DESPITE a national drop in the percentage of women being screened for breast cancer, Swindon is bucking the trend.

Figures from the Health and Social Care Information Centre for England reveals 76.4 per cent of women aged 53 to 70 – approximately 4.25m – had been screened within the previous three years.

The figure was calculated as of March 31, 2013, and is down on the 77 per cent who had been screened at the same point in 2012 and the 77.2 per cent in 2011.

The NHS Cancer Screening Programme says 70 per cent of women should be screened as a minimum.

However, in Swindon, of the 14,467 women eligible for screening in 2013, 11,427 were screened which equates to 79 per cent. This was slightly up on the 78.8 per cent the previous year.

Great Western Hospital breast centre manager Suzie Ferrari said work is ongoing to continually improve screening uptake numbers.

“The Wiltshire Breast Screening service works constantly to try to improve access to breast screening for the women of Wiltshire,” she said.

“Our recent initiatives have included an additional screening site at Moredon Health Centre, and involvement in GP practice education days.

“I know it can be quite a contentious issue, and not everyone agrees with it, but the benefits definitely outweigh the risks.

“Some people worry that they might have to have something done for something that wouldn’t have eventually killed them, especially older women.

“And some people worry about it being uncomfortable. But we are always happy to talk it through with them and they are welcome to come and visit us and see what is involved.

“It is all over very quickly – it is a little bit uncomfortable, and some people may find it a bit embarrassing, but it is not painful.”

Professor Julietta Patnick, director of the NHS Cancer Screening Programmes, said that nationally, it was disappointing to see the latest figures showed a slight fall and stressed the importance of screening.

“Early detection and regular screening saves lives and we encourage women to attend their appointment. Women are routinely screened in England between the ages of 50 to 70,” she said.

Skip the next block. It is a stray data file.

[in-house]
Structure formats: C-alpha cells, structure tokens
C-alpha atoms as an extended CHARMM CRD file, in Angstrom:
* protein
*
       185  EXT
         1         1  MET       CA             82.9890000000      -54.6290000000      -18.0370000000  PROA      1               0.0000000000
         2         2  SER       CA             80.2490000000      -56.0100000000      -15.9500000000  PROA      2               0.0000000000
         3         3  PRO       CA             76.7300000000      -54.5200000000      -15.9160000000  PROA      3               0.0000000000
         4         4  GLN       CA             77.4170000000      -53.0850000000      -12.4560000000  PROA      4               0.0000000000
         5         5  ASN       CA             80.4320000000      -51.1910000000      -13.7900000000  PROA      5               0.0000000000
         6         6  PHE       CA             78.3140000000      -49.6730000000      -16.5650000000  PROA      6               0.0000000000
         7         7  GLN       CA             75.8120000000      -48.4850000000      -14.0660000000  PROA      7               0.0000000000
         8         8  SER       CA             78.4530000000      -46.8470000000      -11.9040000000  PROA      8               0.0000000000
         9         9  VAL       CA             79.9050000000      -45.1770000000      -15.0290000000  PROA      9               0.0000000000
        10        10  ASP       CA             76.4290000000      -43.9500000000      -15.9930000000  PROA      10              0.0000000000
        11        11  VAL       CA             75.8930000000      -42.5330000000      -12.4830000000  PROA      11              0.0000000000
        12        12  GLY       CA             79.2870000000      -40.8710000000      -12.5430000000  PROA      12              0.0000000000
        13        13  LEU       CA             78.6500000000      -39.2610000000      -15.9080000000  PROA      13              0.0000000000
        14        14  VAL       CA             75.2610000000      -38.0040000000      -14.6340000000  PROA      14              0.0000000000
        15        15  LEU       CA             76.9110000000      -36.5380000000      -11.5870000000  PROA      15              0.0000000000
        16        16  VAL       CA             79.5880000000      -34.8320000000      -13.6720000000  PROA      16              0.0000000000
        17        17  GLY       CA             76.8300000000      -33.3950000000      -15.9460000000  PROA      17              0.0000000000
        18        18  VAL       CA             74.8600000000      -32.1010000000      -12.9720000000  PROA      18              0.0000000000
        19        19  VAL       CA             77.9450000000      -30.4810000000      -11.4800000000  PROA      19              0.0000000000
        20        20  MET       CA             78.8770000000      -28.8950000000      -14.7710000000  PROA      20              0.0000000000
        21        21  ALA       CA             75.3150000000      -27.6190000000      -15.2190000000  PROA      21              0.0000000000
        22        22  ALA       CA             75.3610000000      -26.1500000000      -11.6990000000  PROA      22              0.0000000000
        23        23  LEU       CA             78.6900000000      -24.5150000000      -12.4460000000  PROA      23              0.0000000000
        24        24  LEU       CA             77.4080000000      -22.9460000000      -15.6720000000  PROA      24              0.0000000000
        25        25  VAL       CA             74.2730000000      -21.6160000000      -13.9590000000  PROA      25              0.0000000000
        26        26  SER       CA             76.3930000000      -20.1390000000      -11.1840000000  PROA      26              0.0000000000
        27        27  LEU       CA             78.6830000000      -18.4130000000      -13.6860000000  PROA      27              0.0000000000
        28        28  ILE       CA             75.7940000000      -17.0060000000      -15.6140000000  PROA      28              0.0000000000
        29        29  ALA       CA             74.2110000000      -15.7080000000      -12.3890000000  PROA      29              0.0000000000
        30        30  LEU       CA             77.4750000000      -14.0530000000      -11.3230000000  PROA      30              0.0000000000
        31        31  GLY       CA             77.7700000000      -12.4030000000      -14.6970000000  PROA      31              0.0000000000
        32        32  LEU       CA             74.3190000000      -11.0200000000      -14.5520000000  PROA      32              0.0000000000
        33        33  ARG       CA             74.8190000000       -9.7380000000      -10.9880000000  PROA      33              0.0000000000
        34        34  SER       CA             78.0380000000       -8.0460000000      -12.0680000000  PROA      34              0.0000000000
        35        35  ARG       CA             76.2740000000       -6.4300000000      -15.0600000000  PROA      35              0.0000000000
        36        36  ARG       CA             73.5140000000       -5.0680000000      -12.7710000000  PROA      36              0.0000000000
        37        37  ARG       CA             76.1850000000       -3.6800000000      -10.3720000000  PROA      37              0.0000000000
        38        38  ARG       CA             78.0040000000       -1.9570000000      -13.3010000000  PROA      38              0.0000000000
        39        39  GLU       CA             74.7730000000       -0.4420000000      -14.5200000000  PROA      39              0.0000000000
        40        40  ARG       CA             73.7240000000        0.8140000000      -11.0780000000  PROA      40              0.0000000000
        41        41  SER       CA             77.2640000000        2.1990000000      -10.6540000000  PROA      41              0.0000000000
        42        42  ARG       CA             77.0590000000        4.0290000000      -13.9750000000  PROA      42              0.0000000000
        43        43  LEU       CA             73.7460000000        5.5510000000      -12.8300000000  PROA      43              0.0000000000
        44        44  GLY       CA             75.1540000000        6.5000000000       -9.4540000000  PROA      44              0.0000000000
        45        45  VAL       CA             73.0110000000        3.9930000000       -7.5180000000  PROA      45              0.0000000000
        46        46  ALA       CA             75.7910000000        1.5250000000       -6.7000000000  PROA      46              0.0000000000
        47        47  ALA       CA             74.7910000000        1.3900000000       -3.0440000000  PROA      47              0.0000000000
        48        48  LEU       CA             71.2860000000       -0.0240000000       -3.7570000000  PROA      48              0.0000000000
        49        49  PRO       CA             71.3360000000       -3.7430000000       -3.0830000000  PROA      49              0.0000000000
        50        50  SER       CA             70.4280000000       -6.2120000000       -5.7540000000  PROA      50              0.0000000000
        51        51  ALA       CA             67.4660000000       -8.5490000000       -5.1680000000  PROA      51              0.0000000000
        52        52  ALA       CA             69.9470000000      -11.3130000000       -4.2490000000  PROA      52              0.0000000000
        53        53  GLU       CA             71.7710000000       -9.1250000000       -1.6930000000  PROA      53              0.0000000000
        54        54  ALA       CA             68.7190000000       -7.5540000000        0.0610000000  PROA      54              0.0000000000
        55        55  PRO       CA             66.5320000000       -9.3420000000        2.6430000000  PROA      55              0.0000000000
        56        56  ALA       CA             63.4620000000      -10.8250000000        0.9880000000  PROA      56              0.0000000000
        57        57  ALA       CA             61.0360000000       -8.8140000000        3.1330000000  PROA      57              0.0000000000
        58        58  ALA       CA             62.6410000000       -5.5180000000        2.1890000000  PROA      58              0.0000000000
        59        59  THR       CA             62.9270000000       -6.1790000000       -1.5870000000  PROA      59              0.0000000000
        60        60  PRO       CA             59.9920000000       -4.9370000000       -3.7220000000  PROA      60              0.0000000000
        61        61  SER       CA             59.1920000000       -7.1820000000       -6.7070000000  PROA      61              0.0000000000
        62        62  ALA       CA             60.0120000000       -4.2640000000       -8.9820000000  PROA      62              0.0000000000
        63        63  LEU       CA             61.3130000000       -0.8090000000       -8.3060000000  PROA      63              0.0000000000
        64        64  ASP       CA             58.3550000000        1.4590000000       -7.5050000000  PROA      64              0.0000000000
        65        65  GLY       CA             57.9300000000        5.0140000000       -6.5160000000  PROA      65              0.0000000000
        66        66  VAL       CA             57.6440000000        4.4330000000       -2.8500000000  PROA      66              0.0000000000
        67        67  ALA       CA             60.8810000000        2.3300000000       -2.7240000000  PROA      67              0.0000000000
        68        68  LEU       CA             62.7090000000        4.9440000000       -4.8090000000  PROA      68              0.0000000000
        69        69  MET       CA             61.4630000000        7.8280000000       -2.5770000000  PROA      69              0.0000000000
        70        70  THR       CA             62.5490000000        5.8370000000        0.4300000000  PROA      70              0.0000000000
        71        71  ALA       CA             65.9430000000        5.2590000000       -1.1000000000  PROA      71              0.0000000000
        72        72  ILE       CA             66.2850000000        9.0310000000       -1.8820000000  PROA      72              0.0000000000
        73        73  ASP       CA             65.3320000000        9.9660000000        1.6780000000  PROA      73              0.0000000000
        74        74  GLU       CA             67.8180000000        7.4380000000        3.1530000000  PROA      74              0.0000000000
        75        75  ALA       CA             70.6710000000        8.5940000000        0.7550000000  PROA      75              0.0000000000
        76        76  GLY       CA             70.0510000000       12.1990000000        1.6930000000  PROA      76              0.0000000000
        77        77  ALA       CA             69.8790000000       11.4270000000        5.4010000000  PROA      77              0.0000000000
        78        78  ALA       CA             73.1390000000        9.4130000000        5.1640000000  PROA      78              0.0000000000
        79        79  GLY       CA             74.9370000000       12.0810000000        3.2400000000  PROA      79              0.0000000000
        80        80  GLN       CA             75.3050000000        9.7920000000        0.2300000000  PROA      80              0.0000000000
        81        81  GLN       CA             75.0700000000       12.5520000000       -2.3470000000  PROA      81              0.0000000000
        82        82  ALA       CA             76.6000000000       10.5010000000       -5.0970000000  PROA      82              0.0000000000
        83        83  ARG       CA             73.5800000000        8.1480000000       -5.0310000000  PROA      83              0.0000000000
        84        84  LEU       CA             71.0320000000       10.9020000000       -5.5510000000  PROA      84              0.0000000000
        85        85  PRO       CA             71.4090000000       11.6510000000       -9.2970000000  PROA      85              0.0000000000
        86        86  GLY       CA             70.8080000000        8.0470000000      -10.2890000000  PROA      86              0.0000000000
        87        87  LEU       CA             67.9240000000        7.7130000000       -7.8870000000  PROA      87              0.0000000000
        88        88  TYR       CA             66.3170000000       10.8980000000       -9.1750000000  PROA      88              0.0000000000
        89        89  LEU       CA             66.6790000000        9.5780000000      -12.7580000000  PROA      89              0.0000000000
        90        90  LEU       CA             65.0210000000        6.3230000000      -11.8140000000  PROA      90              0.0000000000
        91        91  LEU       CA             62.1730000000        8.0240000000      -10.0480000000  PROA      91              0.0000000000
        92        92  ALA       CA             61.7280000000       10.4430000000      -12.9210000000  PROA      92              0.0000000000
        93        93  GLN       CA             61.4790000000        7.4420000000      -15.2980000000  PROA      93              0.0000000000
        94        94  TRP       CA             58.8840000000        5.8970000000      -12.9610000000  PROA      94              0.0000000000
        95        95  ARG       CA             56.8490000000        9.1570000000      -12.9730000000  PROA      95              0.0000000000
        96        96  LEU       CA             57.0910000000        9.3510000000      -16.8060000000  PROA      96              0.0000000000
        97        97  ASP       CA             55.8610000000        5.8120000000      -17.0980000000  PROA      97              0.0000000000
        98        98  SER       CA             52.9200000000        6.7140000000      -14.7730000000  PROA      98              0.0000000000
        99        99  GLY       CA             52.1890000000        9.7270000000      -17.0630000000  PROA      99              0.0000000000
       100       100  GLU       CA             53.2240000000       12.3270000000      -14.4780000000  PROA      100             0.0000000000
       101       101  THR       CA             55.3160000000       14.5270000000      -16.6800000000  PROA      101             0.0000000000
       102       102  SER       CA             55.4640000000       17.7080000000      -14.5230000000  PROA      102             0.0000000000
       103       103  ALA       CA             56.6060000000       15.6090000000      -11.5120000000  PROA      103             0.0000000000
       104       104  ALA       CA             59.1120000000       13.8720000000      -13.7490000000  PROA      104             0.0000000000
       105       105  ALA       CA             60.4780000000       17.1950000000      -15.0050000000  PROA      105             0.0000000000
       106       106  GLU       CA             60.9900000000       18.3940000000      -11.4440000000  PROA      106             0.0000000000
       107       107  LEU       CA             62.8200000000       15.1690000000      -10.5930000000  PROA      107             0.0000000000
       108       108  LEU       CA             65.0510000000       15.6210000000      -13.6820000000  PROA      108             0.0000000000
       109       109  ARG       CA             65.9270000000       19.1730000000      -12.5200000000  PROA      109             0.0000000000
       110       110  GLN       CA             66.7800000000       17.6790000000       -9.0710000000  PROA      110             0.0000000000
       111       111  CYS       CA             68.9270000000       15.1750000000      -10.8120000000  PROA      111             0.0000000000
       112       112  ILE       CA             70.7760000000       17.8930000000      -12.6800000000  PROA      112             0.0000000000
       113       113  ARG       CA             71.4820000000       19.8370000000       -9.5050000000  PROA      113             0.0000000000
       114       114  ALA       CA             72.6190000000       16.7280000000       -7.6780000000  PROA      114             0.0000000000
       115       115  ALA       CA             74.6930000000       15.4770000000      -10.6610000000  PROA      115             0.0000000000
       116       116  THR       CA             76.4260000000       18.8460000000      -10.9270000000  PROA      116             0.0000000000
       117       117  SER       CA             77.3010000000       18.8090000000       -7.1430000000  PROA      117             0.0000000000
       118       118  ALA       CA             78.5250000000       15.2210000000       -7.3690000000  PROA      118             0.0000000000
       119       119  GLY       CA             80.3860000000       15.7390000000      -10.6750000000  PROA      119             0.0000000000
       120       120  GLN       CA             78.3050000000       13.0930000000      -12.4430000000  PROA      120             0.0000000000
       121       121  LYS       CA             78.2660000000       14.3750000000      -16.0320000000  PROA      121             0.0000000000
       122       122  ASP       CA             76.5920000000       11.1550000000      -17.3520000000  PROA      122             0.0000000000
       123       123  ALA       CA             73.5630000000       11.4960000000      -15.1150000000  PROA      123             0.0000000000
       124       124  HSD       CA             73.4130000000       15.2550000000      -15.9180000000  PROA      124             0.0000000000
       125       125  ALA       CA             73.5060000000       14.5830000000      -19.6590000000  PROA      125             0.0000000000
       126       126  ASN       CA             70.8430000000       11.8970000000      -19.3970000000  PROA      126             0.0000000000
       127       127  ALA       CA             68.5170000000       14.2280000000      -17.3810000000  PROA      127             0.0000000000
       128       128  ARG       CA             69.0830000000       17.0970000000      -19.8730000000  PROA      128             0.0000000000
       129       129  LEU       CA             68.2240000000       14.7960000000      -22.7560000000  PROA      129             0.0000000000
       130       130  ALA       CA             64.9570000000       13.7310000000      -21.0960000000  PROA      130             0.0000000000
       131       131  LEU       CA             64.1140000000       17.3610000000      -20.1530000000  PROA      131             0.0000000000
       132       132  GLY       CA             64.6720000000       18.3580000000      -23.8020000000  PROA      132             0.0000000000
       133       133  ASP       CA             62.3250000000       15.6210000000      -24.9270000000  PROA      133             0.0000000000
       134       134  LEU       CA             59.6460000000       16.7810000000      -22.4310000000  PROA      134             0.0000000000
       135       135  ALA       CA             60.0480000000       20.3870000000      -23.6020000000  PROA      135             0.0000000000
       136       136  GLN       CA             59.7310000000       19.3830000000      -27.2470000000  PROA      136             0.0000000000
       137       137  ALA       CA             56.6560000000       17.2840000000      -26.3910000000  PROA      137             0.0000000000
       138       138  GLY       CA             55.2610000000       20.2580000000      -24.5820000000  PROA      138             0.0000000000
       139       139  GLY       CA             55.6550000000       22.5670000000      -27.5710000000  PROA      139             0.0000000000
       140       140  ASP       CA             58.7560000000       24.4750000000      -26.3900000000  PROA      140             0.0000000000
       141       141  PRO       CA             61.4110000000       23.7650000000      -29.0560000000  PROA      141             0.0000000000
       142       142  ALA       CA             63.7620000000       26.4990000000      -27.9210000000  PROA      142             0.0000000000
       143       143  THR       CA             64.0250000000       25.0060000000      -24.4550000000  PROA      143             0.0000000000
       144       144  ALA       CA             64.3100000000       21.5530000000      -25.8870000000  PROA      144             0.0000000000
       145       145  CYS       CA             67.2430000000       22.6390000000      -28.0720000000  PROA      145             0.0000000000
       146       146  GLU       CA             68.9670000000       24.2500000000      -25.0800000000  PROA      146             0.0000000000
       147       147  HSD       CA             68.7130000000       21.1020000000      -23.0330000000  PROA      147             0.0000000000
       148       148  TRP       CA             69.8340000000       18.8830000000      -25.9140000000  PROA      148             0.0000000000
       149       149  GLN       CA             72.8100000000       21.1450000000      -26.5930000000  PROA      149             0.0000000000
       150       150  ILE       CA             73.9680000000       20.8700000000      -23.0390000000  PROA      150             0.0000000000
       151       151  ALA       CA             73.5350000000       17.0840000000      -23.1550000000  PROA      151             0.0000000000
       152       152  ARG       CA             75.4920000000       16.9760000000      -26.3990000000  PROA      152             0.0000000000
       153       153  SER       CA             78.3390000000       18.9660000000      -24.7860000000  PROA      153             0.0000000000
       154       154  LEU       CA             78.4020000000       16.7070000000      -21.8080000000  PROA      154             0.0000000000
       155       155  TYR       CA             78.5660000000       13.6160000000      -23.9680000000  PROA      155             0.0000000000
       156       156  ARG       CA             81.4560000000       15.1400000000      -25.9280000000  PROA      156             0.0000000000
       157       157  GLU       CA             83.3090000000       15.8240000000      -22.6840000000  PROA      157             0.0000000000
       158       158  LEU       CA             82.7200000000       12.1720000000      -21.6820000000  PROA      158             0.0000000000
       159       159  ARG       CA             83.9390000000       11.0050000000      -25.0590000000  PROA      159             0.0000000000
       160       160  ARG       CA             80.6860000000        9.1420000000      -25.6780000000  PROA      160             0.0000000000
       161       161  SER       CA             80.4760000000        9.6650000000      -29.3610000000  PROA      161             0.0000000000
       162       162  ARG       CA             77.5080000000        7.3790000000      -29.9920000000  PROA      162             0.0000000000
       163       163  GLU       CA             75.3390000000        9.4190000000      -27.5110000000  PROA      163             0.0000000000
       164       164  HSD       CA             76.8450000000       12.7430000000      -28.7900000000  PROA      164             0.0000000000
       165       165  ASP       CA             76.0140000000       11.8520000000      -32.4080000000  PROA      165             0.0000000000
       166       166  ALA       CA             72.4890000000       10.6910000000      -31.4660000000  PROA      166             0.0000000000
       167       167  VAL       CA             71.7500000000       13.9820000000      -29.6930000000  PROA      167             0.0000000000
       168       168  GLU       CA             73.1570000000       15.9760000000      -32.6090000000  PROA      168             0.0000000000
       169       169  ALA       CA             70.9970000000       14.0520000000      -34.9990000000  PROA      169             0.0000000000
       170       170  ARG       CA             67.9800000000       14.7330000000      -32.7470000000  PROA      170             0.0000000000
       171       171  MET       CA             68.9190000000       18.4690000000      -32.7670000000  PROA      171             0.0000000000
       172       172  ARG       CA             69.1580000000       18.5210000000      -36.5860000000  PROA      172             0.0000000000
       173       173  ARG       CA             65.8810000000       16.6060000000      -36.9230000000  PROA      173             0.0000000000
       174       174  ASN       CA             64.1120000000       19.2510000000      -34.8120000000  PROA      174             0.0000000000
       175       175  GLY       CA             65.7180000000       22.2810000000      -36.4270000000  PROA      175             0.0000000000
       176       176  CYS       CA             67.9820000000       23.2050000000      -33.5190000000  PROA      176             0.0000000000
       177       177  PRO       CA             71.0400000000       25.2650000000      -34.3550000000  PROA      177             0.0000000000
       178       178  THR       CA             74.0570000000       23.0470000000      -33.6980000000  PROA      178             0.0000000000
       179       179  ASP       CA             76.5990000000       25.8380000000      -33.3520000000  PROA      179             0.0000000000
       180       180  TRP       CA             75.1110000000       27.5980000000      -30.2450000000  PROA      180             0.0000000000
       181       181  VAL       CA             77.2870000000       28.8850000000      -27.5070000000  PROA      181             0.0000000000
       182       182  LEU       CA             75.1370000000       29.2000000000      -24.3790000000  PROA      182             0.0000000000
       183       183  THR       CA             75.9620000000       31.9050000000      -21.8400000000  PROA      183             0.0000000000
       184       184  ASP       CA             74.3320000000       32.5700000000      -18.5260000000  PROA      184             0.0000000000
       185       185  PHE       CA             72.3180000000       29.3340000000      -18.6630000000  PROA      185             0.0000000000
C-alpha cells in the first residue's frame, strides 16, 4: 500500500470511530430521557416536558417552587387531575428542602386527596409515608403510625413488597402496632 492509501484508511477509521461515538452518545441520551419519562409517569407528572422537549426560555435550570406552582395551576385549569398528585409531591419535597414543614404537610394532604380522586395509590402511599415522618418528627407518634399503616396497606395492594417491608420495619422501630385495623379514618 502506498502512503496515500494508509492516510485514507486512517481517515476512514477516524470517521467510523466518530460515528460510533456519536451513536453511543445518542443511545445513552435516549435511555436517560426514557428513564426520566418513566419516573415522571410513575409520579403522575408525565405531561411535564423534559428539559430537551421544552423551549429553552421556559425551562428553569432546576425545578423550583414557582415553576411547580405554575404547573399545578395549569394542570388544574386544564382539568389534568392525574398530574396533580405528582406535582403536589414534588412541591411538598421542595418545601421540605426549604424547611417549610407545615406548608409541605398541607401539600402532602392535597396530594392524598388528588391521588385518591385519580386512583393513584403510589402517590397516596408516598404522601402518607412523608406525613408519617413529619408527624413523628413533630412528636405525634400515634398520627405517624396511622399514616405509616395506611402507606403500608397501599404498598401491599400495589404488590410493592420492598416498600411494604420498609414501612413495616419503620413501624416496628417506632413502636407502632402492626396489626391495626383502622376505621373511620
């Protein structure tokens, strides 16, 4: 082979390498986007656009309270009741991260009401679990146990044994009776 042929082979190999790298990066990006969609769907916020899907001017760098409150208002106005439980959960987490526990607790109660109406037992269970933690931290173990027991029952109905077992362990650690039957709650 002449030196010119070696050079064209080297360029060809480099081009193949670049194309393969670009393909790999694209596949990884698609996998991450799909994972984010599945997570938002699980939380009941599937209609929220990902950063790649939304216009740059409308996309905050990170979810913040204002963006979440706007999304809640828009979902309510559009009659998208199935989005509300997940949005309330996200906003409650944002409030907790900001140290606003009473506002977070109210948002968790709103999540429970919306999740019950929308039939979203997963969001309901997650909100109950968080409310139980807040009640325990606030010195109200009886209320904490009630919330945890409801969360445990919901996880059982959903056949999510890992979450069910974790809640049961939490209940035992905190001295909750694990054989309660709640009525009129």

“Women aged 71 to 74 are not routinely invited for screening, and those aged 71 to 73 are being invited as part of a research trial currently being carried out by Public Health England.

“This trial is looking at the benefits and harms of screening women aged 71 to 73, and also of screening women aged 47 to 49.”

HSCIC chief executive, Alan Perkins, said: “It goes without saying that the impact of breast cancer on people and their families can be severe and life-changing – this is why data included in today’s report is so enormously important in trying to monitor, evaluate and understand the use and outcomes of the NHS Breast Screening programme in England.”


  • THE Great Western Hospital is appealing to the public to help raise vital funds to bring ground-breaking breast cancer treatment to Swindon.
  • Brighter Futures, the GWH NHS Foundation Trust’s charity which helps to fund new treatments not available through the NHS budget, is hoping to raise £75,000 to help pay for a year’s worth of pioneering treatment.
  • The GWH would also be only one of a handful of UK hospitals and the only one in the south west offering the intra-operative radiotherapy, which zaps areas affected by breast cancer with radiotherapy while still in the operating room, and could make a huge difference to the lives of up to 150 women a year in Swindon
  • It means that patients can receive targeted radiotherapy rather than having to travel miles to centres in Oxford or Bath for frequent treatment over several weeks.
  • To help raise the cash, a number of fundraising events are already in place, including a 338 mile Three Cities Cycle Challenge from London to Brussels via Amsterdam in  August.
  • To suggest your own fundraising ideas or get involved with existing events, email or call 01793 605631.
  • To donate to the Brighter Futures’ Breast Cancer Appeal, visit